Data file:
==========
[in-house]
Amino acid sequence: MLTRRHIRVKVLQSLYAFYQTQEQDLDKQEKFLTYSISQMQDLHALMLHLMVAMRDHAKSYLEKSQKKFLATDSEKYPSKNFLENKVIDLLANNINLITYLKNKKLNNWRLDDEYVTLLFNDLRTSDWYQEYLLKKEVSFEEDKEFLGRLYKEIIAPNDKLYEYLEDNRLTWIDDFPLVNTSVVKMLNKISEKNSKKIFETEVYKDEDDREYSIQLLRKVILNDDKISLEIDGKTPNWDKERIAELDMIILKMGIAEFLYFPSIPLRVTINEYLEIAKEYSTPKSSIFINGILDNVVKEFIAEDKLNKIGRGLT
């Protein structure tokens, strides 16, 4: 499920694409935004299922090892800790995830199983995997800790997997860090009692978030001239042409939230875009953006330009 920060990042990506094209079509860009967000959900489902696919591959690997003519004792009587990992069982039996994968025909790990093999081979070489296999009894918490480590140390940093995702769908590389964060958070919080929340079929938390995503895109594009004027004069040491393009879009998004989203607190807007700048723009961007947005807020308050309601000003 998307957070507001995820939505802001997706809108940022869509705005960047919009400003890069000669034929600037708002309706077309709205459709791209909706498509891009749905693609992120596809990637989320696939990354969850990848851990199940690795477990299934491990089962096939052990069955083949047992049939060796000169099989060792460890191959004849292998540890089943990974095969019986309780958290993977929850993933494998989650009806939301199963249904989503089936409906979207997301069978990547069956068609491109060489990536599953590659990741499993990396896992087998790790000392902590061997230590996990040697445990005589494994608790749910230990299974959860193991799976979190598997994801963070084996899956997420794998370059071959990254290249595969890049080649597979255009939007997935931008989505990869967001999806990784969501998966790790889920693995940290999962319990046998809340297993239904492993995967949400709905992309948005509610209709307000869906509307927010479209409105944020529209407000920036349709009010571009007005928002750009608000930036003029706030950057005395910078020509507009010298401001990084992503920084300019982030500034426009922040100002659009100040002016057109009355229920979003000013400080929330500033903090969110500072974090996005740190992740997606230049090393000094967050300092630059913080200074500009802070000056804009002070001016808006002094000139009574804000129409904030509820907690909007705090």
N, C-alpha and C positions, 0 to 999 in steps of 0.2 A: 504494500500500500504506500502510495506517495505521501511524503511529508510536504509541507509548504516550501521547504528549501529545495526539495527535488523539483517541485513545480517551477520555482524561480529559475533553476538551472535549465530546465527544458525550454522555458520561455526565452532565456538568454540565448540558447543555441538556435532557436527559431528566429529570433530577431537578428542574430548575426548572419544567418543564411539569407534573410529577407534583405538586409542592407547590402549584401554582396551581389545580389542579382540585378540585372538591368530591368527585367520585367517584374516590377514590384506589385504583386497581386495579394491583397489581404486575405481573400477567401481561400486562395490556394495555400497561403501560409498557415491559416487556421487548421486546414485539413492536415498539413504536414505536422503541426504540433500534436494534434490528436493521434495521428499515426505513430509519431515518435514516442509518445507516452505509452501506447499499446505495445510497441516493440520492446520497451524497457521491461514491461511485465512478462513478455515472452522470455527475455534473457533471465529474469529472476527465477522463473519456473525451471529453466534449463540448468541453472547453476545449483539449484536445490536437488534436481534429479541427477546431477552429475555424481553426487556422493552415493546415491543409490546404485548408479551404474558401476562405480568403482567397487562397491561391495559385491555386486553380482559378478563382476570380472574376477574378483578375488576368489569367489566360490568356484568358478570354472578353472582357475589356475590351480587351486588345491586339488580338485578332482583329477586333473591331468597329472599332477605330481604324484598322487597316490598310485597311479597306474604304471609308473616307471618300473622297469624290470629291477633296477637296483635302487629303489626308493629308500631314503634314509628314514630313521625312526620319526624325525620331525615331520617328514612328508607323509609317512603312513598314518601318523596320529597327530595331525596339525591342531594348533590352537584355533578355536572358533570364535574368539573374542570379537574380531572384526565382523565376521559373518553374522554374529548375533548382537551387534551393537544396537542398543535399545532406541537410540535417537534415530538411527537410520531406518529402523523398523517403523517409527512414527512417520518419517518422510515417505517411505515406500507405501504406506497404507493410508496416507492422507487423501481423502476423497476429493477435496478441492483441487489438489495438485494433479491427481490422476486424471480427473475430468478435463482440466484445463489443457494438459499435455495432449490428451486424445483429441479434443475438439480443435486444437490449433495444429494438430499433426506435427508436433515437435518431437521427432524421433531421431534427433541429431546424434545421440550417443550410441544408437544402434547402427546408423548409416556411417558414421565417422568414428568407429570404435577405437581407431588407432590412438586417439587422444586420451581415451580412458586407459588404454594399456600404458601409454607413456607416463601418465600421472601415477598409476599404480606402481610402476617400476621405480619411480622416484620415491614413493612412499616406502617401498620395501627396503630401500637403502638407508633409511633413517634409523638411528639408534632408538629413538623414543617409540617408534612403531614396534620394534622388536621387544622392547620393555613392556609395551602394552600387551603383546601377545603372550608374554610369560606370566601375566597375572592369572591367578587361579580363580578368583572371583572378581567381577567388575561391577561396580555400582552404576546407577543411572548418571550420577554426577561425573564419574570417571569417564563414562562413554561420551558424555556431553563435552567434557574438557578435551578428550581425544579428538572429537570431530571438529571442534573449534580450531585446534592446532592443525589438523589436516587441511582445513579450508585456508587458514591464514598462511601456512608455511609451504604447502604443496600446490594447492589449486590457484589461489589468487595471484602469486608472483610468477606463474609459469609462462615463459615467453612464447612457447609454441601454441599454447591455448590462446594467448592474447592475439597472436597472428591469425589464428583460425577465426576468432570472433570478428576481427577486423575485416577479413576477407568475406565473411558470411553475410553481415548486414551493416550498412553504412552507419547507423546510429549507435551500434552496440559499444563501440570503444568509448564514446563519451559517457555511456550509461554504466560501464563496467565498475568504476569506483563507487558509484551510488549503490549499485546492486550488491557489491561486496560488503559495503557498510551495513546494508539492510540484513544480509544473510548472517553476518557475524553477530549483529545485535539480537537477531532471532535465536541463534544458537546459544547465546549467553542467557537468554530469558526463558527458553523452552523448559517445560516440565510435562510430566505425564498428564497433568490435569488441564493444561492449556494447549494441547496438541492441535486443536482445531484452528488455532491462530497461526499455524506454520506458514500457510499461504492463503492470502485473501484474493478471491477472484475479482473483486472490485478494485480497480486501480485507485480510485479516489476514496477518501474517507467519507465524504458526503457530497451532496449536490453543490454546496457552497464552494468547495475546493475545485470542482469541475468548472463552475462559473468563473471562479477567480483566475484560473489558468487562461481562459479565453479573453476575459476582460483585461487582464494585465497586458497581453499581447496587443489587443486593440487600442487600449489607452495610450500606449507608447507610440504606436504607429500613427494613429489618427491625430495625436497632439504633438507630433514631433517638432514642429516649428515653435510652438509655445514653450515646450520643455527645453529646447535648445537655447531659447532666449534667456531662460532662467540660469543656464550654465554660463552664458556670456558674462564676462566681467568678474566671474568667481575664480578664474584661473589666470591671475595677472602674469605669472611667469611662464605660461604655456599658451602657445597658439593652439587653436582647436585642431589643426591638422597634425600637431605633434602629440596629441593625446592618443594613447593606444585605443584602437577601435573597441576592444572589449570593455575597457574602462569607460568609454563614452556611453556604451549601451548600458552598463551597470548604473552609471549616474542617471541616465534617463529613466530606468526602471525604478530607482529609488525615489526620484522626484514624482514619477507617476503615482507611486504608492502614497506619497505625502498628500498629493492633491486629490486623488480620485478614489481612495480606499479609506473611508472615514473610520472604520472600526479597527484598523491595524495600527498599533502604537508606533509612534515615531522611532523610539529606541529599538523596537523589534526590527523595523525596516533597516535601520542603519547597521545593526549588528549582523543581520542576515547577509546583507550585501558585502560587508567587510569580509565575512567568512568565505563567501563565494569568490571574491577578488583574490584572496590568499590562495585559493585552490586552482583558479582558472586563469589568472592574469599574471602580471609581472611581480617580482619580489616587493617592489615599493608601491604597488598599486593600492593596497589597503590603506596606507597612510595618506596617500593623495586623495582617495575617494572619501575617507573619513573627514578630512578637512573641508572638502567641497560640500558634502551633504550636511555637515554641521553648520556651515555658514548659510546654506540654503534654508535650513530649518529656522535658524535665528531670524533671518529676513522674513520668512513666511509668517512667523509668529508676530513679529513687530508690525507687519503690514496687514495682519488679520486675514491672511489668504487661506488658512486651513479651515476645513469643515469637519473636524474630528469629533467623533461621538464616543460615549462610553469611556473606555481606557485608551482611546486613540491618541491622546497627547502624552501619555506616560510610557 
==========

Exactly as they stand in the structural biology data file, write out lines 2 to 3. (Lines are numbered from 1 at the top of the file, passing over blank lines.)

Amino acid sequence: MLTRRHIRVKVLQSLYAFYQTQEQDLDKQEKFLTYSISQMQDLHALMLHLMVAMRDHAKSYLEKSQKKFLATDSEKYPSKNFLENKVIDLLANNINLITYLKNKKLNNWRLDDEYVTLLFNDLRTSDWYQEYLLKKEVSFEEDKEFLGRLYKEIIAPNDKLYEYLEDNRLTWIDDFPLVNTSVVKMLNKISEKNSKKIFETEVYKDEDDREYSIQLLRKVILNDDKISLEIDGKTPNWDKERIAELDMIILKMGIAEFLYFPSIPLRVTINEYLEIAKEYSTPKSSIFINGILDNVVKEFIAEDKLNKIGRGLT
């Protein structure tokens, strides 16, 4: 499920694409935004299922090892800790995830199983995997800790997997860090009692978030001239042409939230875009953006330009 920060990042990506094209079509860009967000959900489902696919591959690997003519004792009587990992069982039996994968025909790990093999081979070489296999009894918490480590140390940093995702769908590389964060958070919080929340079929938390995503895109594009004027004069040491393009879009998004989203607190807007700048723009961007947005807020308050309601000003 998307957070507001995820939505802001997706809108940022869509705005960047919009400003890069000669034929600037708002309706077309709205459709791209909706498509891009749905693609992120596809990637989320696939990354969850990848851990199940690795477990299934491990089962096939052990069955083949047992049939060796000169099989060792460890191959004849292998540890089943990974095969019986309780958290993977929850993933494998989650009806939301199963249904989503089936409906979207997301069978990547069956068609491109060489990536599953590659990741499993990396896992087998790790000392902590061997230590996990040697445990005589494994608790749910230990299974959860193991799976979190598997994801963070084996899956997420794998370059071959990254290249595969890049080649597979255009939007997935931008989505990869967001999806990784969501998966790790889920693995940290999962319990046998809340297993239904492993995967949400709905992309948005509610209709307000869906509307927010479209409105944020529209407000920036349709009010571009007005928002750009608000930036003029706030950057005395910078020509507009010298401001990084992503920084300019982030500034426009922040100002659009100040002016057109009355229920979003000013400080929330500033903090969110500072974090996005740190992740997606230049090393000094967050300092630059913080200074500009802070000056804009002070001016808006002094000139009574804000129409904030509820907690909007705090």